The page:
Coming back to resolvent estimates for the Half-Laplacian, for $$d \in \{2,3\}$$ and $$(1/p,1/q) \in I^2$$, define

\begin{aligned} \gamma _{p,q} = \gamma _{p,q}(d) = \max \{ 0, 1 - \frac{d+1}{2} \big ( \frac{1}{p} - \frac{1}{q} \big ), \frac{d+1}{2} - \frac{d}{p}, \frac{d}{q} - \frac{d-1}{2} \}. \end{aligned}

Set

\begin{aligned} \kappa _{p,q}^{(\frac{1}{2})}(\omega )&= |\omega |^{-1 + d \big ( \frac{1}{p} - \frac{1}{q} \big ) + \gamma _{p,q}} \text {dist}(\omega ,[0,\infty ))^{-\gamma _{p,q}}, \\ \kappa _{p,q}(\omega )&= |\omega |^{-1 + d \big ( \frac{1}{p} - \frac{1}{q} \big ) + \gamma _{p,q}} \text {dist}(\omega ,{\mathbb {R}})^{-\gamma _{p,q}}. \end{aligned}

Kwon–Lee [18, Conjecture 3, p. 1462] conjectured for $$(1/p,1/q) \in {\mathcal {R}}_0^{1/2}(d)$$

\begin{aligned} \kappa _{p,q}^{(\frac{1}{2})}(\omega ) \sim _{p,q,d} \Vert ((-\Delta )^{1/2}-\omega )^{-1} \Vert _{p \rightarrow q}. \end{aligned}
(17)

They verified the conjecture for $$d=2$$ and for $$d = 3$$ in the restricted range in $$\tilde{{\mathcal {R}}}_0^{1/2}(3)$$ [18, Theorem 6.2, p. 1462]. We refer to [18] for the precise description. For notational convenience, let $$\tilde{{\mathcal {R}}}_0^{1/2}(2) = {\mathcal {R}}_0^{1/2}(2)$$. By invoking the results from [18], we find the following:

### Corollary 1.2

Let $$1< p,q < \infty$$, $$d \in \{2,3\}$$, and $$\omega \in {\mathbb {C}} \backslash {\mathbb {R}}$$. Let $$\varepsilon \in {\mathbb {R}}^{d\times d}$$ and $$P(\omega ,D)$$ be as in Theorem 1.1. Then we find the following:

1. 1.

If $$d=2$$, then

\begin{aligned} \Vert P(\omega ,D)^{-1} \Vert _{L_0^p({\mathbb {R}}^d) \rightarrow L^q_0({\mathbb {R}}^d)} \sim \kappa _{p,q}(\omega ) \end{aligned}
(18)

is true for $$(1/p,1/q) \in {\mathcal {R}}_0^{\frac{1}{2}}(2)$$.

2. 2.

If $$d=3$$ with $$\varepsilon$$ satisfying (14), then (18) is true for $$(1/p,1/q) \in \tilde{{\mathcal {R}}}_0^{\frac{1}{2}}(3)$$.

Turning to LAPs, we work with the following notions:

### Definition 1.3

Let $$d \in \{2,3\}$$, $$1 \le p,q \le \infty$$, $$\omega \in {\mathbb {R}}\backslash 0$$, and $$0< \delta < 1/2$$. We say that a global $$L^p_0$$-$$L^q_0$$-LAP holds if $$P(\omega \pm i \delta ,D)^{-1}: L^p_0({\mathbb {R}}^d) \rightarrow L^q_0({\mathbb {R}}^d)$$ are bounded uniformly in $$\delta > 0$$, and there are operators $$P_{\pm }(\omega ) : L_0^p({\mathbb {R}}^d) \rightarrow L_0^q({\mathbb {R}}^d)$$ such that

\begin{aligned} P(\omega \pm i \delta ,D)^{-1} f \rightarrow P_{\pm }(\omega ) f \text { as } \delta \rightarrow 0 \text { in } ({\mathcal {S}}'({\mathbb {R}}^d))^{m(d)}. \end{aligned}
(19)

We say that a local $$L^p_0$$-$$L^q_0$$-LAP holds if for any $$\beta \in C^\infty _c({\mathbb {R}}^d )$$, $$P(\omega \pm i \delta ,D)^{-1} \beta (D): L^p_0({\mathbb {R}}^d) \rightarrow L^q_0({\mathbb {R}}^d)$$ are bounded uniformly in $$\delta > 0$$, and there are operators $$P^{loc}_{\pm }(\omega ): L_0^p({\mathbb {R}}^d) \rightarrow L_0^q({\mathbb {R}}^d)$$ such that

\begin{aligned} P(\omega \pm i \delta ,D)^{-1} \beta (D) f \rightarrow P_{\pm }^{loc}(\omega ) f \text { in } {\mathcal {S}}'({\mathbb {R}}^d)^{m(d)}. \end{aligned}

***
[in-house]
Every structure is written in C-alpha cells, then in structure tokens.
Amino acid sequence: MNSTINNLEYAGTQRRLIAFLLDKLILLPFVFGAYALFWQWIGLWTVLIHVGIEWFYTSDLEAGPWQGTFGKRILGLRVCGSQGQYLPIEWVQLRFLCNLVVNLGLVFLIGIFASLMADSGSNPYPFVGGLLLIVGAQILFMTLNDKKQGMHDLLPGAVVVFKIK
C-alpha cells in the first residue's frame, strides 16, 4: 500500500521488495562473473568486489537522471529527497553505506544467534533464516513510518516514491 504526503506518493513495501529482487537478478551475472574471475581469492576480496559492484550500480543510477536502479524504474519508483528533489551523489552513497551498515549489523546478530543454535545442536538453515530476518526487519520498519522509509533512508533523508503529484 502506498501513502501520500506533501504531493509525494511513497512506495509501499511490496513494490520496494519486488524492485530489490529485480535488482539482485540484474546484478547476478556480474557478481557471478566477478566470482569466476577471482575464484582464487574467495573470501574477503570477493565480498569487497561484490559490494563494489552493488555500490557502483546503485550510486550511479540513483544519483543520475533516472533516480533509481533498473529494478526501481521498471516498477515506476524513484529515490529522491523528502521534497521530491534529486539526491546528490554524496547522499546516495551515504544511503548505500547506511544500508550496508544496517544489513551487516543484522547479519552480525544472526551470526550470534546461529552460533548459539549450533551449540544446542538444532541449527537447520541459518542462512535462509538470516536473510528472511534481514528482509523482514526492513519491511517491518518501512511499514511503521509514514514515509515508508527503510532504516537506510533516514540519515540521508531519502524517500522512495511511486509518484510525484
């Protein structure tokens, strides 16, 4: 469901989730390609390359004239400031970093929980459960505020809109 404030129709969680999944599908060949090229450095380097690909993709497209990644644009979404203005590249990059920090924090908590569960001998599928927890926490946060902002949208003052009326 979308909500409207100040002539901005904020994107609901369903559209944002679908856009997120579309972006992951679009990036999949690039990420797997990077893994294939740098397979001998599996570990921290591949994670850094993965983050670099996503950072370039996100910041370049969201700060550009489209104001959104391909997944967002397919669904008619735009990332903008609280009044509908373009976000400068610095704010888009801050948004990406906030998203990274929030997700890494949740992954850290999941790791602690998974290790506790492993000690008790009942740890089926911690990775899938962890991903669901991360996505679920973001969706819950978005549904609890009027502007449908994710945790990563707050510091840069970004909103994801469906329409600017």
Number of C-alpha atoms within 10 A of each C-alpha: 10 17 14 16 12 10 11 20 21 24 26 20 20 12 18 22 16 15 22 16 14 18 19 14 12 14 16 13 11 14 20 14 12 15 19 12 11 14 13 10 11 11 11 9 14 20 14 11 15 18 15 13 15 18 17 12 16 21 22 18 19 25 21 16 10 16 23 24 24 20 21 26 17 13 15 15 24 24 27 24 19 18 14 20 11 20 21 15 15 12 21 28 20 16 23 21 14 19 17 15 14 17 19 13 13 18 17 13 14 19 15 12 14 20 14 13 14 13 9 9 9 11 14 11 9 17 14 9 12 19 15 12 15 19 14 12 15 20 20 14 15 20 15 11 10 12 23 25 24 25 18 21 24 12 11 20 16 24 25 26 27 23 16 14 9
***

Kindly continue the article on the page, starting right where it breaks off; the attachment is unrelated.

(20)

### Remark 1.4

By the explicit formulae for $$P(\omega ,D)^{-1}$$ for $$\omega \in {\mathbb {C}}\backslash {\mathbb {R}}$$ we can also handle currents with non-vanishing divergence as in Theorem 1.1. We omitted this discussion for the sake of brevity.

We observe that $$\gamma _{p,q} > 0$$ for p and q as in Corollary 1.2:

### Corollary 1.5

Let $$d \in \{2,3\}$$. For $$1<p,q<\infty$$, $$(1/p,1/q) \in \tilde{{\mathcal {R}}}_0^{\frac{1}{2}}(d)$$, there is no global $$L^p_0$$-$$L^q_0$$-LAP for (7) or (4).

We show a local $$L^p_0$$-$$L^q_0$$-LAP for the Maxwell operator in Proposition 3.2. Roughly speaking, for low frequencies the resolvent estimates are equivalent to resolvent estimates for the Laplacian, and uniform estimates $$L^{p_1} \rightarrow L^q$$ are possible for $$(1/p_1,1/q) \in {\mathcal {P}}(d)$$ (see Sect. 3). For the high frequencies, away from the singular set, the multiplier is smooth, but provides merely the smoothing of the Half-Laplacian. We use different $$L^{p_2} \rightarrow L^q$$-estimates for this region. This gives $$L^{p_1} \cap L^{p_2} \rightarrow L^q$$-estimates, which are uniform in $$\omega$$ in a compact set away from the origin, and an LAP in the same spaces. The necessity of considering currents in intersections of $$L^p$$-spaces is shown in Corollary 1.5. Below for $$s \ge 0$$ and $$1< q < \infty$$, $$W^{s,q}({\mathbb {R}}^d)$$ denotes the $$L^q$$-based Sobolev space:

\begin{aligned} W^{s,q}({\mathbb {R}}^d) = \{ f \in L^q({\mathbb {R}}^d) : (1-\Delta )^{s/2} f \in L^q \} \text { and } \Vert f \Vert _{W^{s,q}} := \Vert (1-\Delta )^{s/2} f \Vert _{L^q}. \end{aligned}

### Theorem 1.6

(LAP for Time-Harmonic Maxwell’s equations) Let $$1 \le p_1,p_2,q \le \infty$$, and let $$d \in \{2,3\}$$. If $$(1/p_1,1/q) \in {\mathcal {P}}(d)$$, $$(1/p_2,1/q) \in {\mathcal {R}}_0^{\frac{1}{2}}(d)$$, then $$P(\omega ,D)^{-1}: L_0^{p_1}({\mathbb {R}}^d) \cap L_0^{p_2}({\mathbb {R}}^d) \rightarrow L_0^q({\mathbb {R}}^d)$$ is bounded uniformly for $$\omega \in {\mathbb {C}}\backslash {\mathbb {R}}$$ in a compact set away from the origin. Furthermore, for $$\omega \in {\mathbb {R}}\backslash 0$$ there are limiting operators $$P_{\pm }(\omega ): L_0^{p_1}({\mathbb {R}}^d) \cap L_0^{p_2}({\mathbb {R}}^d) \rightarrow L_0^{q}({\mathbb {R}}^d)$$ with